Revisiting Vietnam in memoryPublished 4:08pm Saturday, January 21, 2012
“In this postmodern world, cultural conflicts are becoming more dangerous than anytime in history. A new model of coexistence is need is needed, based on man’s transcending himself.” — the late Vaclav Havel
Vaclav Havel said once, “… I think there are good reasons for suggesting that the modern age has ended. Today many things indicate that we are going through a transitional period, when it seems that something is on the way out and something else is painfully being born. It is as if something were crumbling, decaying, and exhausting itself, while someone else, still indistinct, were arising from the rubble.”
There is more: “Man as an observer is becoming completely alienated from himself as a being.”
I guess it has a male ring to it. I will nudge a few more Havel sayings along the way. I’m trying to complete this column while in the conference room at Austin Manor where I spend portions of time working with the residents.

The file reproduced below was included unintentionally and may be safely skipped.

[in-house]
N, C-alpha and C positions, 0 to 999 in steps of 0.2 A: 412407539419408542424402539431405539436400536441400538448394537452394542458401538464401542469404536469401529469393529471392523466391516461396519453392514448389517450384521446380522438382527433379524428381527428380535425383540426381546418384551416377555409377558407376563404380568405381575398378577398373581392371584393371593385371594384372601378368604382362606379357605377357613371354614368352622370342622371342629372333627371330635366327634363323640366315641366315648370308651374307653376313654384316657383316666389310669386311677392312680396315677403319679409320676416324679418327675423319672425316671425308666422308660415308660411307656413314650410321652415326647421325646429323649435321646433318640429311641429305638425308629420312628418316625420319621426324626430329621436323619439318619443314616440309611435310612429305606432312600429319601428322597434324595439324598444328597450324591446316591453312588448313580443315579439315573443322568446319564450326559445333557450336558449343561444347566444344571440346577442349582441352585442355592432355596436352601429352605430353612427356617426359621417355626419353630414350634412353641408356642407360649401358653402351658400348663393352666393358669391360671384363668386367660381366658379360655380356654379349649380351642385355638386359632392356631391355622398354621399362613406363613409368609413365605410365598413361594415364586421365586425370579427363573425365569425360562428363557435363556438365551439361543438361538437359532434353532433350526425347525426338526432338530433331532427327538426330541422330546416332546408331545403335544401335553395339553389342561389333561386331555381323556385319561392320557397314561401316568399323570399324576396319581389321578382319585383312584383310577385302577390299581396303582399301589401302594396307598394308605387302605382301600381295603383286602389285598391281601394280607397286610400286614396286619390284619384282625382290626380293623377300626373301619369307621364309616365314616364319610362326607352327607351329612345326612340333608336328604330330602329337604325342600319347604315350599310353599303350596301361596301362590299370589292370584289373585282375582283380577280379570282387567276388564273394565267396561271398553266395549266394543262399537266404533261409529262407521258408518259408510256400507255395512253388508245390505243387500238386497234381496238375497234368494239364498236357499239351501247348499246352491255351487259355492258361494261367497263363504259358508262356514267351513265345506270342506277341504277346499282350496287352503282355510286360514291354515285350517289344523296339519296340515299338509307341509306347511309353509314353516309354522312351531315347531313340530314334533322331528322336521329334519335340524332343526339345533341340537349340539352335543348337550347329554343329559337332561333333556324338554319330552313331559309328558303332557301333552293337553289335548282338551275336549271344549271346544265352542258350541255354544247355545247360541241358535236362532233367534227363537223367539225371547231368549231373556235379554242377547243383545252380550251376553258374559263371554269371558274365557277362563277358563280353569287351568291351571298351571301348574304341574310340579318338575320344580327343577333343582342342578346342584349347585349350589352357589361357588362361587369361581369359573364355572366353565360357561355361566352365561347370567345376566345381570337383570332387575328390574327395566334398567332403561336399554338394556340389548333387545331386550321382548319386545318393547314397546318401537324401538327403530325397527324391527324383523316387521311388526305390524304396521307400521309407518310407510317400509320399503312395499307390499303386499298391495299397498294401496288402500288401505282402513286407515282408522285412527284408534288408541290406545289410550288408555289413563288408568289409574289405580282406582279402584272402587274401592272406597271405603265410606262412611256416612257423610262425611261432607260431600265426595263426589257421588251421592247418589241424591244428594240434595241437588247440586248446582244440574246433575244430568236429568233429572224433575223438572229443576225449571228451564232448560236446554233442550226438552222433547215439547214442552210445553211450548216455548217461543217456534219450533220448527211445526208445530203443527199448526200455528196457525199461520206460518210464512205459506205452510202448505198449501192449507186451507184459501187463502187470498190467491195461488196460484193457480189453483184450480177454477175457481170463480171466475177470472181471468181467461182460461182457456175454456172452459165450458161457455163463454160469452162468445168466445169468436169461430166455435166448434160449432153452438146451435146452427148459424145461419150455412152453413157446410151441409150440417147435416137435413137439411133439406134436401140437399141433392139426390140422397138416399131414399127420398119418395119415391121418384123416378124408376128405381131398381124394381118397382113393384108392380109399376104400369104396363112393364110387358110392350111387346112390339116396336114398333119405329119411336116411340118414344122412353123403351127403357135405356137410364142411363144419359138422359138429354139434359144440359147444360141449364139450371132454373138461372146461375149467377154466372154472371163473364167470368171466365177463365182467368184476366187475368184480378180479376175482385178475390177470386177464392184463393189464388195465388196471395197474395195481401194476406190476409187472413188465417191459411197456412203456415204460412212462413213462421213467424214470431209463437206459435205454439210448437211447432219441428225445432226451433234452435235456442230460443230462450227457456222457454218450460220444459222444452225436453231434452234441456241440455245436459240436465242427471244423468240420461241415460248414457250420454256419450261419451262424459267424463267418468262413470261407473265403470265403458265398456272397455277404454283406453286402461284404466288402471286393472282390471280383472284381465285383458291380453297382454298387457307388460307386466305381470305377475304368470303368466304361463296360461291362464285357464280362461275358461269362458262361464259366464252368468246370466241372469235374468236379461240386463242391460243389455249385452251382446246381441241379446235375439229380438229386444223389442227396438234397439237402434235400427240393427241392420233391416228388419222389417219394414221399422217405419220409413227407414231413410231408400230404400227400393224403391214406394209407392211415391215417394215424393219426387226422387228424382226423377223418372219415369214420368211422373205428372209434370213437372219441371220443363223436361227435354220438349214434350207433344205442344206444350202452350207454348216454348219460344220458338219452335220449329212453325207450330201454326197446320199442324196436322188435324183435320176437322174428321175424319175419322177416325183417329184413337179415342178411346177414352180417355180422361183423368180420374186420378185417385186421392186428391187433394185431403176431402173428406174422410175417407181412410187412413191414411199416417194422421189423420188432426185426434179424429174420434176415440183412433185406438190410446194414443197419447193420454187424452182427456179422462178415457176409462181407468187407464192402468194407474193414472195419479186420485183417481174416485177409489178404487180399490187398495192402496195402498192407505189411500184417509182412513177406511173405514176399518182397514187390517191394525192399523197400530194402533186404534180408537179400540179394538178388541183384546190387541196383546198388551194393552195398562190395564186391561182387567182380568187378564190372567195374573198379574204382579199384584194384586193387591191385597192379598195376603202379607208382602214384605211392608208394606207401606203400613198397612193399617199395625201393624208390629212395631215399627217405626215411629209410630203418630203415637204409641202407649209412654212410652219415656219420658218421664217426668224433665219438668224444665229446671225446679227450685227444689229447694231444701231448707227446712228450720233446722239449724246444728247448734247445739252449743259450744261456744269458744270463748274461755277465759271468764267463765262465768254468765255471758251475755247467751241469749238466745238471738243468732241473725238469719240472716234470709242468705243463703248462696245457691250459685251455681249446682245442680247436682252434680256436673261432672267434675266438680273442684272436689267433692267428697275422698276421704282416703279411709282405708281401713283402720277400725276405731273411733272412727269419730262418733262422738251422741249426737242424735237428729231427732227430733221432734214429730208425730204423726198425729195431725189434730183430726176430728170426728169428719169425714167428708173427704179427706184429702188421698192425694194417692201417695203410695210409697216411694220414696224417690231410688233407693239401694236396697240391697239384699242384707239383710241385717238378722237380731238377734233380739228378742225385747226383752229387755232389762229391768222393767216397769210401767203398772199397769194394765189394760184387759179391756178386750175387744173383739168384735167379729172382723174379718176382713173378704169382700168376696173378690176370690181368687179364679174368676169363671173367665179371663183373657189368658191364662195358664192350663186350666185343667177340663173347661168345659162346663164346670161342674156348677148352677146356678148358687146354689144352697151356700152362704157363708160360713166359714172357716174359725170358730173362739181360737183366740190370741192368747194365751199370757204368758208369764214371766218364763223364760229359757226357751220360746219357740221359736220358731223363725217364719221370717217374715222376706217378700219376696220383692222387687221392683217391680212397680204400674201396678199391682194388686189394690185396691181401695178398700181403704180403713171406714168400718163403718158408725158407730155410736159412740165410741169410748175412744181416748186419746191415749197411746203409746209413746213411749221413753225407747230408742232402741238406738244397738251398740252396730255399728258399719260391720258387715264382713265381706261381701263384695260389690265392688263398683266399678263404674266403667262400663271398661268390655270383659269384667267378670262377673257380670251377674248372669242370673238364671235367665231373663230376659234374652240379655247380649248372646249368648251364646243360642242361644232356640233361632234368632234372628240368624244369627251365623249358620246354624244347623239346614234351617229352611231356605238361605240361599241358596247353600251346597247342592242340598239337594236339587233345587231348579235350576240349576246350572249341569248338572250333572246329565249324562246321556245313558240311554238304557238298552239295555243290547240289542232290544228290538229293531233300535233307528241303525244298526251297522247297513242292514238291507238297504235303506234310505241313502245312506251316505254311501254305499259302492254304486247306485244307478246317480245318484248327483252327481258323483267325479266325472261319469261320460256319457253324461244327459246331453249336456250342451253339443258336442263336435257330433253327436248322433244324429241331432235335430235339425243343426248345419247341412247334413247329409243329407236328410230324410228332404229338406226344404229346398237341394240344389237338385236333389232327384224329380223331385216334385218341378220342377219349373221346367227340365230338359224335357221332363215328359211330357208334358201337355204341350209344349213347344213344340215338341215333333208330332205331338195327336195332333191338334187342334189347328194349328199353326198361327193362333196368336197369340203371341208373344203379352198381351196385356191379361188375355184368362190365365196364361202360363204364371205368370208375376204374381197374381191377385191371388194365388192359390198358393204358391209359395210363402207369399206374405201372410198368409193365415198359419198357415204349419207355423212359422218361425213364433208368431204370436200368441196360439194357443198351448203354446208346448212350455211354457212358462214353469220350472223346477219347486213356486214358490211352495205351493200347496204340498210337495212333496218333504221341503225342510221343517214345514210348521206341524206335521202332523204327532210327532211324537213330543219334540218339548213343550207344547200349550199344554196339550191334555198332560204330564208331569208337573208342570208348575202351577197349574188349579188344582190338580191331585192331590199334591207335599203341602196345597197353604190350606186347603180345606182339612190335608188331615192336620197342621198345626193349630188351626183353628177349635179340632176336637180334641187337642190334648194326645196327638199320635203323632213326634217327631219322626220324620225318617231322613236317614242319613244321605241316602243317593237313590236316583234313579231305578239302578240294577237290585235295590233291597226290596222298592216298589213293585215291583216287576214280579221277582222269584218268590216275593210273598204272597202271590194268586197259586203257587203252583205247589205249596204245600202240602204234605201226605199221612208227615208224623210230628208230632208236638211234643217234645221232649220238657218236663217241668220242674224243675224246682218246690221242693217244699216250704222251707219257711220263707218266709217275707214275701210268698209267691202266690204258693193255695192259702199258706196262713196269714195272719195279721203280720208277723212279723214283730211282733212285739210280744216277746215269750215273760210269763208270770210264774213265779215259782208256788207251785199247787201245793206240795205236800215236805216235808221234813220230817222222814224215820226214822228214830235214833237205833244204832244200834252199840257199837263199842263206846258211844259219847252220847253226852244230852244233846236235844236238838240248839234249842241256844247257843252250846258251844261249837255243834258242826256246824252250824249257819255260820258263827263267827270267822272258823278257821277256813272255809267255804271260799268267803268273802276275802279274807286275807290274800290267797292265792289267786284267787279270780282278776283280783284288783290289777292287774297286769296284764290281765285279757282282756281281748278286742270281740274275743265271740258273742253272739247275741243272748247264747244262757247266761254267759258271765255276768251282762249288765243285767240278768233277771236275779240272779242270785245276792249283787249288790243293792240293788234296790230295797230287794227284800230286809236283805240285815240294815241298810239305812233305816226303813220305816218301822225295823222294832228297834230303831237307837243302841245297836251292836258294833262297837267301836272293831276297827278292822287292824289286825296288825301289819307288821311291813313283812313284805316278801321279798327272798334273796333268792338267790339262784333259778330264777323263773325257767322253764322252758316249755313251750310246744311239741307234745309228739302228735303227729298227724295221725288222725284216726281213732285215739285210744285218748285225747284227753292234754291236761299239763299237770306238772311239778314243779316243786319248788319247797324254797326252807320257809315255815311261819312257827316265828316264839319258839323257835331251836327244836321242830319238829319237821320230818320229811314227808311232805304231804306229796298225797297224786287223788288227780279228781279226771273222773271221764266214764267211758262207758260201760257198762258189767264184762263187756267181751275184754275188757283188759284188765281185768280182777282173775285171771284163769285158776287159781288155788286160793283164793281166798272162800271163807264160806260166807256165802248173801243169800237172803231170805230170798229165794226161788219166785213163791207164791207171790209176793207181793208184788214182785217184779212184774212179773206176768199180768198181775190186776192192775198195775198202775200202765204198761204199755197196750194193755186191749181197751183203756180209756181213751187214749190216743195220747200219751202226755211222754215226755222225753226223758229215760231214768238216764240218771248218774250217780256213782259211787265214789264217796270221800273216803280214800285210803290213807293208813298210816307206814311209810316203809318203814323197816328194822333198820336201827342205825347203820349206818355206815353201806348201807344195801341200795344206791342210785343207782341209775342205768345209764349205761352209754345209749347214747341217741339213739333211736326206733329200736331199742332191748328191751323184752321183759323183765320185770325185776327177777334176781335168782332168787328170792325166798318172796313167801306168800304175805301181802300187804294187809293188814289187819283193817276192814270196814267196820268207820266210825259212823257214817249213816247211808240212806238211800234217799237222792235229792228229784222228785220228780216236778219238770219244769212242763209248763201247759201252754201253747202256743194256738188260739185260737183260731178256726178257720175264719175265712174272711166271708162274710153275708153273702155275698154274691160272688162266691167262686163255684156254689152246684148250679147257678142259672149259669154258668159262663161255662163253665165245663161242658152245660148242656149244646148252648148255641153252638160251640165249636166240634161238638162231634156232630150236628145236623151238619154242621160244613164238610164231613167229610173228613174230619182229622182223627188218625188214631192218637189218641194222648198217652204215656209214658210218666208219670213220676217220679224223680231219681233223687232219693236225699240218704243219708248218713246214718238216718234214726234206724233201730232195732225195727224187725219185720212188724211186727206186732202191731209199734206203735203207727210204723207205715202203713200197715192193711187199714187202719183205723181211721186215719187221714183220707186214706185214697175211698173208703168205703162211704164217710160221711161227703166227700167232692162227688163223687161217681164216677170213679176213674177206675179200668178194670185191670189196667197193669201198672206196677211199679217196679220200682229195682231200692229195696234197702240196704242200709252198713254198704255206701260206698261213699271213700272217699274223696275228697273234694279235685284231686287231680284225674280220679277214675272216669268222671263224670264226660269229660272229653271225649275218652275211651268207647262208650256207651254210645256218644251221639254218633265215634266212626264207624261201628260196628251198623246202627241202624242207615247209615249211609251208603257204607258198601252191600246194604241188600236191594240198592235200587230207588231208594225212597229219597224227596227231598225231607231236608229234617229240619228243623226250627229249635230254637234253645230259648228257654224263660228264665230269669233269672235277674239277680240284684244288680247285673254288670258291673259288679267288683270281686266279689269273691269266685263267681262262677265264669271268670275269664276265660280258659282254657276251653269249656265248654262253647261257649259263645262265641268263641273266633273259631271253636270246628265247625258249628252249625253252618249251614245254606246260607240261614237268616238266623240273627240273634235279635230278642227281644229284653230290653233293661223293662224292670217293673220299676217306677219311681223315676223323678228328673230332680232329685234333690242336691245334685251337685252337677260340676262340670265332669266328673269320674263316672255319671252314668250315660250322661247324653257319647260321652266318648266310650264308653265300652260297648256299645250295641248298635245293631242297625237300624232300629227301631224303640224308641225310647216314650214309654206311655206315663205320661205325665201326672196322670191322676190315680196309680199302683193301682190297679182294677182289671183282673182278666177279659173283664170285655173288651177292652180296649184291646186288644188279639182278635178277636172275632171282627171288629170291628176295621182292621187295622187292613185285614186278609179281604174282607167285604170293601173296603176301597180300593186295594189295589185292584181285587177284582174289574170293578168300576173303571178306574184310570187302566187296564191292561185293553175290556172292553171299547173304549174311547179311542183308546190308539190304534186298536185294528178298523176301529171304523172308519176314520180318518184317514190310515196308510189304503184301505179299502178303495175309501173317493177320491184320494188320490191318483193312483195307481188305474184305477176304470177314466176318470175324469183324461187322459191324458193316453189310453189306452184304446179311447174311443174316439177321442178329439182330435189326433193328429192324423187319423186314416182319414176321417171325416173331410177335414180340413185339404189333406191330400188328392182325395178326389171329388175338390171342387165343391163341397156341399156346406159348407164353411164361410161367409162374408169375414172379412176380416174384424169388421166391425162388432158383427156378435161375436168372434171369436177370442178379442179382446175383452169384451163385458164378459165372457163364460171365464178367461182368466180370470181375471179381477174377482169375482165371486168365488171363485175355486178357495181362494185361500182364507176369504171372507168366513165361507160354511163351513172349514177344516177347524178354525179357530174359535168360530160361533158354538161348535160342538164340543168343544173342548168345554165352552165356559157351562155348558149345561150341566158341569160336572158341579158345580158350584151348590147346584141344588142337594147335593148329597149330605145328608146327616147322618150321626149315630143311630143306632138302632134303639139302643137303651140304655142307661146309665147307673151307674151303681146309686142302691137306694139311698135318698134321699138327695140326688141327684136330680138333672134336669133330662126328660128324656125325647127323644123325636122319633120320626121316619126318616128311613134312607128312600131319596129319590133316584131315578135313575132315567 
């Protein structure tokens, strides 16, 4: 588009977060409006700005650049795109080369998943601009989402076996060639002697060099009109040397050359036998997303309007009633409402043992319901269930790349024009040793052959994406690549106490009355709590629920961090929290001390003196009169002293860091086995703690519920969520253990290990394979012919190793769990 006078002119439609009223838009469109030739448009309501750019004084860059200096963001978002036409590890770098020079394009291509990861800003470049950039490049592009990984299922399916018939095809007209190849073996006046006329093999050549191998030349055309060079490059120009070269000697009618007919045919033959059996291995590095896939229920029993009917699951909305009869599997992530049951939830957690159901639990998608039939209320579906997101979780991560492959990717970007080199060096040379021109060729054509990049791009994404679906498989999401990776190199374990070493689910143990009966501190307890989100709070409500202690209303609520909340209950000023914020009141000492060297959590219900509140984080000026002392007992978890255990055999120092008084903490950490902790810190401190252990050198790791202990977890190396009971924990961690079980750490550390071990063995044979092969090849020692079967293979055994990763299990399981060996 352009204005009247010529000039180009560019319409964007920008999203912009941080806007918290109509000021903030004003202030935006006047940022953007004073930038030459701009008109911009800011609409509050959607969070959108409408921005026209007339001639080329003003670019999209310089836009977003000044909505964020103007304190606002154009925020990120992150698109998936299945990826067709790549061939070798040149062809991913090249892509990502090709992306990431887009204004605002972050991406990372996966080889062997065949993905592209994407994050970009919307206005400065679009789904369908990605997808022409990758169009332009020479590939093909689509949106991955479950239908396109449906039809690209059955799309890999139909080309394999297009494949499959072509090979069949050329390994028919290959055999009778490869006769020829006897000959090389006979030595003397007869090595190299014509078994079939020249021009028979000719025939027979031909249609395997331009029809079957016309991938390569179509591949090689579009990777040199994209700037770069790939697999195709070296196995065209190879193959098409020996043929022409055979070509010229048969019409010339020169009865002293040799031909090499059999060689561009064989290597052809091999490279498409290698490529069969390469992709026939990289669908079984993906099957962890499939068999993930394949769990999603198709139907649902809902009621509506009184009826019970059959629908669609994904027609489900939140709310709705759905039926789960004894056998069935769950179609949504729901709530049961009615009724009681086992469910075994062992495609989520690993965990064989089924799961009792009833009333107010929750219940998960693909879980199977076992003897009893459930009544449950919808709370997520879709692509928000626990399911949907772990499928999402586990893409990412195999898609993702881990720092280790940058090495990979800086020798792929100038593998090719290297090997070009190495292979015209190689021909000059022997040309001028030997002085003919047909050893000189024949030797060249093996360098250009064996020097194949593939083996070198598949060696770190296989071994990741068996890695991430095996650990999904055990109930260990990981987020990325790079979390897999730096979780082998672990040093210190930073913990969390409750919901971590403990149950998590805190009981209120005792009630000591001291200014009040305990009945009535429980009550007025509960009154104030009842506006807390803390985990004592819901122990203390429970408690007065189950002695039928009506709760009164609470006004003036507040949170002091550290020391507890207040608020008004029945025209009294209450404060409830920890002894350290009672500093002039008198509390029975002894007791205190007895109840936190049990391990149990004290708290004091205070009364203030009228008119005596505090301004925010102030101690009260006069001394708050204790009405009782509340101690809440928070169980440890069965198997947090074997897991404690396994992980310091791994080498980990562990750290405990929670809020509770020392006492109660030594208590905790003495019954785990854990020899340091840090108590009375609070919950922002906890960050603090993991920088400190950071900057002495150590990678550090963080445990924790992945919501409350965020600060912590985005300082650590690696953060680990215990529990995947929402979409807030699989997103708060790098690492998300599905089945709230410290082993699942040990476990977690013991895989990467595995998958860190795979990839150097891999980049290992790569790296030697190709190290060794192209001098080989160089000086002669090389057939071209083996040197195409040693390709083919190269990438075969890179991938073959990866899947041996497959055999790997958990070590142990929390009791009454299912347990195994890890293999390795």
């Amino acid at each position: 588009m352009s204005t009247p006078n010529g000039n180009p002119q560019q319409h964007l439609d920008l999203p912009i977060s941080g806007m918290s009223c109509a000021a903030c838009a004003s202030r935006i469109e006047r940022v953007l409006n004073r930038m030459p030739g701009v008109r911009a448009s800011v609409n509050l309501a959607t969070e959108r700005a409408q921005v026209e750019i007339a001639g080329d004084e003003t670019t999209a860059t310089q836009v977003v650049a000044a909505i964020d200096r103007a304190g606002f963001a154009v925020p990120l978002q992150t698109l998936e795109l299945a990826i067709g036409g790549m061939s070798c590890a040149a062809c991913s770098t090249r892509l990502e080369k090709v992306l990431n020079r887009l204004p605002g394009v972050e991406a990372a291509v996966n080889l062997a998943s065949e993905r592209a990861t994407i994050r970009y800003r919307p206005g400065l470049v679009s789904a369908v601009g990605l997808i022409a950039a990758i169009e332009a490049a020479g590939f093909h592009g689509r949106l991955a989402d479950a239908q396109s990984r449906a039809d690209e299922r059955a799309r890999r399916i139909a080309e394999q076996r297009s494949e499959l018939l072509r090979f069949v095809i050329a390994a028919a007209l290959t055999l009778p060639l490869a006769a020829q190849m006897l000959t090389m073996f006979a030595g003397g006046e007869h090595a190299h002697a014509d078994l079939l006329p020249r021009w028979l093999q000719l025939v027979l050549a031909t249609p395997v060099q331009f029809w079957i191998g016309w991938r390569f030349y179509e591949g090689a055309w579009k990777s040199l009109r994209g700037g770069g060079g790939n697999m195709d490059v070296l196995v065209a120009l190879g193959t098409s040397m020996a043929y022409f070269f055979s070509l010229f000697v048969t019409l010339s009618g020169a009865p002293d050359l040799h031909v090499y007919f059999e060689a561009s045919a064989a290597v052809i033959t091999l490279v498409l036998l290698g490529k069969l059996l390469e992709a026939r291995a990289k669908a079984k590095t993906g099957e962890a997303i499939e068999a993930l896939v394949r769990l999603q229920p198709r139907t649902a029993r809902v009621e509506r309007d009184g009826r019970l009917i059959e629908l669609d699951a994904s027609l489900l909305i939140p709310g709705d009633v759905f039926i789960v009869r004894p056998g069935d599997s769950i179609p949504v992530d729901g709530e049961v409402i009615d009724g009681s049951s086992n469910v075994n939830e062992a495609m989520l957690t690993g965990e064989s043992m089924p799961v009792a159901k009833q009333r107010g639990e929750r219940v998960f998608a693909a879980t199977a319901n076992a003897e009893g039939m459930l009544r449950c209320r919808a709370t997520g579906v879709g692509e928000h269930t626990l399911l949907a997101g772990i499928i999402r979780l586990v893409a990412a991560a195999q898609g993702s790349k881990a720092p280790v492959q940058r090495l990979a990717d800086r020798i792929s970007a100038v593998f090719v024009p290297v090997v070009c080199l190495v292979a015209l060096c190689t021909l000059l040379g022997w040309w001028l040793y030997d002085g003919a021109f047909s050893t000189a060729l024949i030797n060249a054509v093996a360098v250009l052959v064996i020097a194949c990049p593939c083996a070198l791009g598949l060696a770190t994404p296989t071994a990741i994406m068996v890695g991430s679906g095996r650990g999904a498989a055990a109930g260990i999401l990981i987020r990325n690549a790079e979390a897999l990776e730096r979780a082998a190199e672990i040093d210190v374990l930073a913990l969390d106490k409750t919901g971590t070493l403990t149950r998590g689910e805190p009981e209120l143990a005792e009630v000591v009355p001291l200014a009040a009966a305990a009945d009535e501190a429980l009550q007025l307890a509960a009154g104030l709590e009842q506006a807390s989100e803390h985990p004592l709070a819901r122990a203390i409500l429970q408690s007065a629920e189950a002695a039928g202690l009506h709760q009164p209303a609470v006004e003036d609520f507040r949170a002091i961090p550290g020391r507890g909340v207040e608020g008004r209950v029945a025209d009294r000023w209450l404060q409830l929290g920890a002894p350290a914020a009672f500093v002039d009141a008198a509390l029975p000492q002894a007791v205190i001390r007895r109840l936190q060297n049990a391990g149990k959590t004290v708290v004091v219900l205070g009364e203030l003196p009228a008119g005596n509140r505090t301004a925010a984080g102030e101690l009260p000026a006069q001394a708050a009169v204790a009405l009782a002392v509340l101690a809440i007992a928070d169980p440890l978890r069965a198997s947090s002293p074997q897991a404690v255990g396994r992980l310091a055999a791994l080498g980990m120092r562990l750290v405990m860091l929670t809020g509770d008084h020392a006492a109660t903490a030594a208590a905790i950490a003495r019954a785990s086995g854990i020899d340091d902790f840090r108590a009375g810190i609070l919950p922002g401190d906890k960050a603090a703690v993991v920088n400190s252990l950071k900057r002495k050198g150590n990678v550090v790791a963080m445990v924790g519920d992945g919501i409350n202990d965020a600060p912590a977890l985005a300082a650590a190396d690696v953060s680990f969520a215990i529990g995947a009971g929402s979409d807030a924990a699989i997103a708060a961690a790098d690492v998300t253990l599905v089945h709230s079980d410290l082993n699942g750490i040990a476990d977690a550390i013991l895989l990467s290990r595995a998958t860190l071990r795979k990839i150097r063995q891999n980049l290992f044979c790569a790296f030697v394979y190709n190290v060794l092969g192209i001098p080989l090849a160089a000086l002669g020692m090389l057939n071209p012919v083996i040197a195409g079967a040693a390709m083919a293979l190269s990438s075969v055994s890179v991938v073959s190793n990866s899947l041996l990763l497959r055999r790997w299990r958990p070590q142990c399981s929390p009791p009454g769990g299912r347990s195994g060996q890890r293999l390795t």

Over the years I have spent some time as a teacher here in Austin that wasn’t good so I ran off to California and started teaching in Mira Loma. That worked well and eventually that made way for the draft and that eventually leading to Duc Pho Vietnam where we became acquainted with each other. Jim Hinkle was the first friend I met on the flight to Hawaii from California.
Hinkle was moved across the street from the Duc Pho Catholic Orphanage. Not so long after that Jim drove over a command detonated 155 round. He died a couple weeks later in Japan along with a couple other soldiers.
Thursday I will be going to Duluth to share my CD of my story of Vietnam that will be called “You Beau Coup Dien cadau.” Steve Burton assisted in making the CD, something way beyond my capability.
Mello and Fred will have to put up without me for a couple days and they, with Jeanne’s assistance and their barking, will continue as the work is being done with the builders.